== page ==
The MoU was signed near Glasgow, Scotland, where world leaders have gathered to discuss climate policies during COP 26.
The companies have agreed to assess the potential for technologies such as carbon capture, utilization and storage, and low-carbon hydrogen. By jointly examining subsurface data, the companies expect to identify geologic formations deep underground that could be suitable to safely store CO2, and the potential for safe, commercially viable utilization of CO2.
The MoU strengthens a decades-long strategic partnership between ExxonMobil and Pertamina, and has the objective of advancing Indonesia’s net-zero ambitions.
“We are evaluating large-scale carbon capture and storage projects that have the potential to make the greatest impact in the highest-emitting sectors around the world, and there are opportunities in Indonesia and throughout Southeast Asia,” said Joe Blommaert, president of ExxonMobil Low Carbon Solutions. “With well-designed policies and industry collaboration, we can move forward with reliable, safe and ready-to-deploy technologies at scale that can help governments achieve game-changing emissions reductions.”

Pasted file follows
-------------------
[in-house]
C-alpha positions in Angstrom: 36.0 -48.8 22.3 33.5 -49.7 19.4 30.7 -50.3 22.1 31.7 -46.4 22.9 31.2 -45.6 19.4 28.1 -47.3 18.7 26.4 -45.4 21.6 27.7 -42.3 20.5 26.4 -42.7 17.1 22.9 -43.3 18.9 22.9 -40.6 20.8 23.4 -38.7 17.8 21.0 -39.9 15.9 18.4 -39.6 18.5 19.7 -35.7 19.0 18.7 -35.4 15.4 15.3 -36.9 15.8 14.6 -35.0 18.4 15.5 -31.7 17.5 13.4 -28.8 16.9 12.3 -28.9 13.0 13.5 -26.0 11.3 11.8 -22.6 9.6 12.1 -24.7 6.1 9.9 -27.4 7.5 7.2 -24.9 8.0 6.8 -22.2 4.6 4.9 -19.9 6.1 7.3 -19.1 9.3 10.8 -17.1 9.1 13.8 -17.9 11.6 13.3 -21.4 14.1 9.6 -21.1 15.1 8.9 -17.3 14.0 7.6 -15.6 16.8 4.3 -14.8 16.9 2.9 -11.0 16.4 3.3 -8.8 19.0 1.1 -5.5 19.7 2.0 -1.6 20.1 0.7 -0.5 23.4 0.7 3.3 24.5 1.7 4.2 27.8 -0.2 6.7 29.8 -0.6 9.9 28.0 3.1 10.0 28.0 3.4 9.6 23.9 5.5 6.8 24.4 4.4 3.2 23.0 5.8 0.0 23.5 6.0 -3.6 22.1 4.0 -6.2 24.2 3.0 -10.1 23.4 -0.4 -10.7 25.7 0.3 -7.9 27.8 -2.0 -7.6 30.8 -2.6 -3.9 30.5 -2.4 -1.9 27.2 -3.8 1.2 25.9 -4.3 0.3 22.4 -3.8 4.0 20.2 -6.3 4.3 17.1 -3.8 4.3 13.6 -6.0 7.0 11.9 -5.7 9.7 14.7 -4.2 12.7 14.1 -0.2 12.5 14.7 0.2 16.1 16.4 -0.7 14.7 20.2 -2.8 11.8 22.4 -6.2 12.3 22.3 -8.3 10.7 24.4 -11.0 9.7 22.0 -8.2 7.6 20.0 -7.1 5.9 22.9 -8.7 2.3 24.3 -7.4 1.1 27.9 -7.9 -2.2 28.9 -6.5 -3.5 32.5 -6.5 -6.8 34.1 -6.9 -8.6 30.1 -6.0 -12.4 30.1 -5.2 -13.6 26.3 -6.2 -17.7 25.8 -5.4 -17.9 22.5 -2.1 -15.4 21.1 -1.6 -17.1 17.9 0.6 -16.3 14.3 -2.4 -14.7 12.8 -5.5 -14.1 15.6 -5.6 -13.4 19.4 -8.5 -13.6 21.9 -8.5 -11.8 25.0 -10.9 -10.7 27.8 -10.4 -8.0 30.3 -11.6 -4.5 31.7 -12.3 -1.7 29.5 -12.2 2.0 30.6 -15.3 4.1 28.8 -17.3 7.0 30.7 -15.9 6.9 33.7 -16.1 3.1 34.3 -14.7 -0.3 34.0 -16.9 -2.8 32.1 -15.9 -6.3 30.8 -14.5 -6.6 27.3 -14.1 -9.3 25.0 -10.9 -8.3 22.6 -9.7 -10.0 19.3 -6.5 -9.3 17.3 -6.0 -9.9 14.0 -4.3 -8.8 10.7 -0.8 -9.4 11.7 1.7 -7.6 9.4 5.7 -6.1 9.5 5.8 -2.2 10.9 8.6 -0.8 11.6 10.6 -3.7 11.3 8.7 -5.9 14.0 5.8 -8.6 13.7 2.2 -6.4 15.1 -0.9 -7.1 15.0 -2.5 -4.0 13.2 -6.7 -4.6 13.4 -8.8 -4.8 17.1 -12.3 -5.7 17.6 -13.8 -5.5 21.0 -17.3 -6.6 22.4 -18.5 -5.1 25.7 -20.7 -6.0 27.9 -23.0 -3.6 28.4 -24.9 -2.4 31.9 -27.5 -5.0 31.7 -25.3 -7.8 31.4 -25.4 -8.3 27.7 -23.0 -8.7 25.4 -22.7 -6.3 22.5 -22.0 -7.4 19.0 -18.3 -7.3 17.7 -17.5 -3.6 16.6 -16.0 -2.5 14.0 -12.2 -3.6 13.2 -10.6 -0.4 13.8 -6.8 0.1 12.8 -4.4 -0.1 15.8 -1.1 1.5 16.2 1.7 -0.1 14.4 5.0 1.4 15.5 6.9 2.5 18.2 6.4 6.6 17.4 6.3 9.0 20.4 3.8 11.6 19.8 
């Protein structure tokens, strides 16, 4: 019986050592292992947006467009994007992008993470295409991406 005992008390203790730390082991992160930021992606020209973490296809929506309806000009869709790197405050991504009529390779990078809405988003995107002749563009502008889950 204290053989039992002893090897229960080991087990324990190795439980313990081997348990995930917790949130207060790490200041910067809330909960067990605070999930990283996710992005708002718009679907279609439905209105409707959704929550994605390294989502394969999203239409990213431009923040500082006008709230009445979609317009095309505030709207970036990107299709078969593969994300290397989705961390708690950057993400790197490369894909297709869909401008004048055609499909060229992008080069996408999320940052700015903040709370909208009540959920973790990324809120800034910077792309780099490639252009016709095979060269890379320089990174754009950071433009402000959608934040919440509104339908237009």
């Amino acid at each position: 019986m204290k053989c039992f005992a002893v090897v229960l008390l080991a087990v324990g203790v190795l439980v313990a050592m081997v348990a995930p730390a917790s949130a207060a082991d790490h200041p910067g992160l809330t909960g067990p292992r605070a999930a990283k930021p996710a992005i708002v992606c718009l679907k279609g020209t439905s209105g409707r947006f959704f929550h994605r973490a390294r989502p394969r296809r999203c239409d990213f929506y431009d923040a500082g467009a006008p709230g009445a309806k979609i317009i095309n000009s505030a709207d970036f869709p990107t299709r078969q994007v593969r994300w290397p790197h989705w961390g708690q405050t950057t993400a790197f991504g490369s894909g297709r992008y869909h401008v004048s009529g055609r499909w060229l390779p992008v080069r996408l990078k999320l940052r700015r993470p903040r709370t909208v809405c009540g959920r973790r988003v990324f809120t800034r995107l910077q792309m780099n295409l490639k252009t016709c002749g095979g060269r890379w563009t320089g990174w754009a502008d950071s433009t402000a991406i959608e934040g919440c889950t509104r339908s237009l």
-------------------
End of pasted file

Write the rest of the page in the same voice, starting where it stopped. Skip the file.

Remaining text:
ExxonMobil established its Low Carbon Solutions business to commercialize low-emission technologies. It is initially focusing its carbon capture and storage efforts on point-source emissions, the process of capturing CO2 from industrial activity that would otherwise be released into the atmosphere, and injecting it into deep underground geologic formations for safe, secure and permanent storage. The business is also pursuing strategic investments in biofuels and hydrogen to bring those lower-emissions energy technologies to scale for hard-to-decarbonize sectors of the global economy.
ExxonMobil Low Carbon Solutions is evaluating several other carbon capture and storage projects around the world, including in Rotterdam, Netherlands; Normandy, France; LaBarge, Wyoming; and Houston, Texas. The company has an equity share in approximately one-fifth of global CO2 capture capacity and has captured approximately 40 percent of all the captured anthropogenic CO2 in the world.
The International Energy Agency projects that carbon capture and storage could mitigate up to 15% of global emissions by 2040, and the U.N. Intergovernmental Panel on Climate Change estimates global decarbonization efforts could be twice as costly without its wide-scale deployment.